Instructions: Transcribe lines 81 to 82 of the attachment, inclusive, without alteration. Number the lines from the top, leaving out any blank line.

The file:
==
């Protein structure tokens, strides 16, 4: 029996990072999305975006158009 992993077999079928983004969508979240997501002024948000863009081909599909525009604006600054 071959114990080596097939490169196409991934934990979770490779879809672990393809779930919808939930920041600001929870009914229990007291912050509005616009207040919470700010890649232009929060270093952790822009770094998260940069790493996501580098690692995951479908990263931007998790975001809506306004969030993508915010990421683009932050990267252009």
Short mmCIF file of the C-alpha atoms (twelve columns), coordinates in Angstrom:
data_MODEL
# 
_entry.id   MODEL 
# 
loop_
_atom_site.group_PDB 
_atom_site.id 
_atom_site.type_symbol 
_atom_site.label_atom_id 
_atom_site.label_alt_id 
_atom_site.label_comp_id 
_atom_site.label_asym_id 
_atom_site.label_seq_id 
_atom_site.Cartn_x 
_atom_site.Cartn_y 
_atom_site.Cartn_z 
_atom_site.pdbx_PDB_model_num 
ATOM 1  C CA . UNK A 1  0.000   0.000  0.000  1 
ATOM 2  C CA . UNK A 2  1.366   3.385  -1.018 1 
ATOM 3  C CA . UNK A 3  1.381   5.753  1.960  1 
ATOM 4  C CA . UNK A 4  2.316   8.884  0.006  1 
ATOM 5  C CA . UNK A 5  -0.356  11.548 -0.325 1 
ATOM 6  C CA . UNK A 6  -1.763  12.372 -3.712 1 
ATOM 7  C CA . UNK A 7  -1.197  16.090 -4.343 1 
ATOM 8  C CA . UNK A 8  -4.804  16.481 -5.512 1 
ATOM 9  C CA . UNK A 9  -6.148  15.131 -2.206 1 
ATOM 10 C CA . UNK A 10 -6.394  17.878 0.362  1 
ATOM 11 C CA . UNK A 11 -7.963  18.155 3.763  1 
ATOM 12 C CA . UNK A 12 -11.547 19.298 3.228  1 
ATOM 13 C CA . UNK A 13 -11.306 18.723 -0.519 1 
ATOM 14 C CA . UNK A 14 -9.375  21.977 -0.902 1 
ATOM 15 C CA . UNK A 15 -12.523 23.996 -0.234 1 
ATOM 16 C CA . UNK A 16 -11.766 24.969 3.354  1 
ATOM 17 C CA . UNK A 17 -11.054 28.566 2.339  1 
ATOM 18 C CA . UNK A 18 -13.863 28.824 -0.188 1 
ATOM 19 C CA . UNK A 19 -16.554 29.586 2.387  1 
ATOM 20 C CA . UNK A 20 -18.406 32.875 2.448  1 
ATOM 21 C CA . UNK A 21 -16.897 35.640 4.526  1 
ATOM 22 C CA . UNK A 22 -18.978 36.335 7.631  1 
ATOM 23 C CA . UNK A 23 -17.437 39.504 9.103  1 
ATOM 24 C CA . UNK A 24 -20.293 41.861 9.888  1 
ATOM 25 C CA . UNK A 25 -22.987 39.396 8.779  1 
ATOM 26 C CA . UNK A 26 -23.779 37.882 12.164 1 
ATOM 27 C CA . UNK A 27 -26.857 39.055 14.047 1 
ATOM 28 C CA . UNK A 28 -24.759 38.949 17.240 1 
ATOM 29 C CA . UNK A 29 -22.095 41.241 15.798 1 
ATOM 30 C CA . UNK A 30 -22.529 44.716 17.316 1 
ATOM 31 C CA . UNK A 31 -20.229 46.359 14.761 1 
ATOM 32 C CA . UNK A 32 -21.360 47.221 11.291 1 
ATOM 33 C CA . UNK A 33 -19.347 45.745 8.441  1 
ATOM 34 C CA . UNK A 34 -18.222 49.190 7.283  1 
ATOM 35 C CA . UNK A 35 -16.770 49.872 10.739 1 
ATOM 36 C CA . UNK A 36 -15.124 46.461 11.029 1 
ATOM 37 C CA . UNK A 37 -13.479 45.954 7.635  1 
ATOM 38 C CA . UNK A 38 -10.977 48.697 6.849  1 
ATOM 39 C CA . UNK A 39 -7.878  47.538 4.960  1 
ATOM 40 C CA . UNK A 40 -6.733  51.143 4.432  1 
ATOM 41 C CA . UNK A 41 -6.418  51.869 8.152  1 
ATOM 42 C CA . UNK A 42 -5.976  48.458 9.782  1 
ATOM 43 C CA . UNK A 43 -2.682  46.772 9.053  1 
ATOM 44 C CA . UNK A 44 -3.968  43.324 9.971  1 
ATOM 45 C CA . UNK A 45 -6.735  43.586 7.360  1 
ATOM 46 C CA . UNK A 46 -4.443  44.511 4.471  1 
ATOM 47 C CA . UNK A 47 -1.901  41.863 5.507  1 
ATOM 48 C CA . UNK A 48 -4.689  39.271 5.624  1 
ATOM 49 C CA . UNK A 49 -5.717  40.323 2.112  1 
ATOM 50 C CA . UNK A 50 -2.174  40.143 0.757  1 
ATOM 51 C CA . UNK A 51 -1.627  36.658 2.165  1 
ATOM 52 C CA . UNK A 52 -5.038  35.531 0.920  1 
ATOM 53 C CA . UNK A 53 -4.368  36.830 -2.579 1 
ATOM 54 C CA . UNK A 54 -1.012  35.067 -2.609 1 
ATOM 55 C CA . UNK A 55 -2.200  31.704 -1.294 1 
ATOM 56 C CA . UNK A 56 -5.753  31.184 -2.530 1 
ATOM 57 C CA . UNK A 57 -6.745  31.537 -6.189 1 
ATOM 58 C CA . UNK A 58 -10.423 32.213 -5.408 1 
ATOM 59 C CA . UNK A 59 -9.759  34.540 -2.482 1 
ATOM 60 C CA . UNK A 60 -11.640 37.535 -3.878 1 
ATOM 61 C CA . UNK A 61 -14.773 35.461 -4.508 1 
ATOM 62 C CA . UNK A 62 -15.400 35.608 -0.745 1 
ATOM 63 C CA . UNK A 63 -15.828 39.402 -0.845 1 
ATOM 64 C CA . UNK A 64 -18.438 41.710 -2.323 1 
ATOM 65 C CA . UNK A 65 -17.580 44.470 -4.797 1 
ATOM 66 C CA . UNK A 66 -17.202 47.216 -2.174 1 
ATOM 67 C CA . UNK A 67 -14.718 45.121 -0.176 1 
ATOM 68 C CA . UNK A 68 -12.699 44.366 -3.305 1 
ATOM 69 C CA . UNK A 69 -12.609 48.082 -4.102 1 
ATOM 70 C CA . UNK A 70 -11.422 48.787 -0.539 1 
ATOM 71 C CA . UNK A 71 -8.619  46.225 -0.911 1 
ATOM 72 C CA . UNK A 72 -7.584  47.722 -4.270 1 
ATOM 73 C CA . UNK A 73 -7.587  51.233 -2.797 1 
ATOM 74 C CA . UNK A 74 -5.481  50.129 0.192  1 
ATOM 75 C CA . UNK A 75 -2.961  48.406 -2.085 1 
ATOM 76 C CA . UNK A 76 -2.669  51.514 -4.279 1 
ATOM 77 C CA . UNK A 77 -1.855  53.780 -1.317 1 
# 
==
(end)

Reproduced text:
ATOM 62 C CA . UNK A 62 -15.400 35.608 -0.745 1 
ATOM 63 C CA . UNK A 63 -15.828 39.402 -0.845 1 